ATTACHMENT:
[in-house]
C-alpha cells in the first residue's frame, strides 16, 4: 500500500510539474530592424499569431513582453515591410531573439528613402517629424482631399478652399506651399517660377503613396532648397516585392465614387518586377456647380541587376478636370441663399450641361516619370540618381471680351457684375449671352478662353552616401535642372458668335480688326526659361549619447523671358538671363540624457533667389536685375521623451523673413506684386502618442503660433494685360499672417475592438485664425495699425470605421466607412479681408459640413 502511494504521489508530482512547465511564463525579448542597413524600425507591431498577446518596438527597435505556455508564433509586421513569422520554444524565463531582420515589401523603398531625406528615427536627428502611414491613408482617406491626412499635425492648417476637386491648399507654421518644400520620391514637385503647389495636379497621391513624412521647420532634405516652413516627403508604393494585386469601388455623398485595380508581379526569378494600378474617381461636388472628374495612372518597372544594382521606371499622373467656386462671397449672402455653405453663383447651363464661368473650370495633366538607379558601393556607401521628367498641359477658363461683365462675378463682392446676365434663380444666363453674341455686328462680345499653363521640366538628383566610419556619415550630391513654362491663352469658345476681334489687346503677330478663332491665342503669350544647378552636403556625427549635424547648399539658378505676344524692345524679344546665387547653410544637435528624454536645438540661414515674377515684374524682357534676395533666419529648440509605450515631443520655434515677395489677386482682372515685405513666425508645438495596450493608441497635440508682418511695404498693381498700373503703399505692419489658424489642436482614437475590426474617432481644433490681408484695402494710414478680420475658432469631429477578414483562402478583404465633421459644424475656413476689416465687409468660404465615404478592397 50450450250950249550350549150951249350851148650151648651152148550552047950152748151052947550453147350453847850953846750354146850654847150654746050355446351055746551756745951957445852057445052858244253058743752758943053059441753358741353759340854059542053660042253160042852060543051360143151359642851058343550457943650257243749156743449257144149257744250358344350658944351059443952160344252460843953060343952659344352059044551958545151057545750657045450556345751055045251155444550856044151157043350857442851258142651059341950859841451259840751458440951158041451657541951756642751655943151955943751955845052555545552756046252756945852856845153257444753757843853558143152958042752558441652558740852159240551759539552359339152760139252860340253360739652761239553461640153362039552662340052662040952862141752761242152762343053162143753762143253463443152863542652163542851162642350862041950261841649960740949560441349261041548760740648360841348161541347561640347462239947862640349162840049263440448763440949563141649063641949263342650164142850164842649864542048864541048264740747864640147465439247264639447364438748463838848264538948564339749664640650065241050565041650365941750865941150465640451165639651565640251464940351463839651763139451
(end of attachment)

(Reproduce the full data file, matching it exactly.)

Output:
[in-house]
C-alpha cells in the first residue's frame, strides 16, 4: 500500500510539474530592424499569431513582453515591410531573439528613402517629424482631399478652399506651399517660377503613396532648397516585392465614387518586377456647380541587376478636370441663399450641361516619370540618381471680351457684375449671352478662353552616401535642372458668335480688326526659361549619447523671358538671363540624457533667389536685375521623451523673413506684386502618442503660433494685360499672417475592438485664425495699425470605421466607412479681408459640413 502511494504521489508530482512547465511564463525579448542597413524600425507591431498577446518596438527597435505556455508564433509586421513569422520554444524565463531582420515589401523603398531625406528615427536627428502611414491613408482617406491626412499635425492648417476637386491648399507654421518644400520620391514637385503647389495636379497621391513624412521647420532634405516652413516627403508604393494585386469601388455623398485595380508581379526569378494600378474617381461636388472628374495612372518597372544594382521606371499622373467656386462671397449672402455653405453663383447651363464661368473650370495633366538607379558601393556607401521628367498641359477658363461683365462675378463682392446676365434663380444666363453674341455686328462680345499653363521640366538628383566610419556619415550630391513654362491663352469658345476681334489687346503677330478663332491665342503669350544647378552636403556625427549635424547648399539658378505676344524692345524679344546665387547653410544637435528624454536645438540661414515674377515684374524682357534676395533666419529648440509605450515631443520655434515677395489677386482682372515685405513666425508645438495596450493608441497635440508682418511695404498693381498700373503703399505692419489658424489642436482614437475590426474617432481644433490681408484695402494710414478680420475658432469631429477578414483562402478583404465633421459644424475656413476689416465687409468660404465615404478592397 50450450250950249550350549150951249350851148650151648651152148550552047950152748151052947550453147350453847850953846750354146850654847150654746050355446351055746551756745951957445852057445052858244253058743752758943053059441753358741353759340854059542053660042253160042852060543051360143151359642851058343550457943650257243749156743449257144149257744250358344350658944351059443952160344252460843953060343952659344352059044551958545151057545750657045450556345751055045251155444550856044151157043350857442851258142651059341950859841451259840751458440951158041451657541951756642751655943151955943751955845052555545552756046252756945852856845153257444753757843853558143152958042752558441652558740852159240551759539552359339152760139252860340253360739652761239553461640153362039552662340052662040952862141752761242152762343053162143753762143253463443152863542652163542851162642350862041950261841649960740949560441349261041548760740648360841348161541347561640347462239947862640349162840049263440448763440949563141649063641949263342650164142850164842649864542048864541048264740747864640147465439247264639447364438748463838848264538948564339749664640650065241050565041650365941750865941150465640451165639651565640251464940351463839651763139451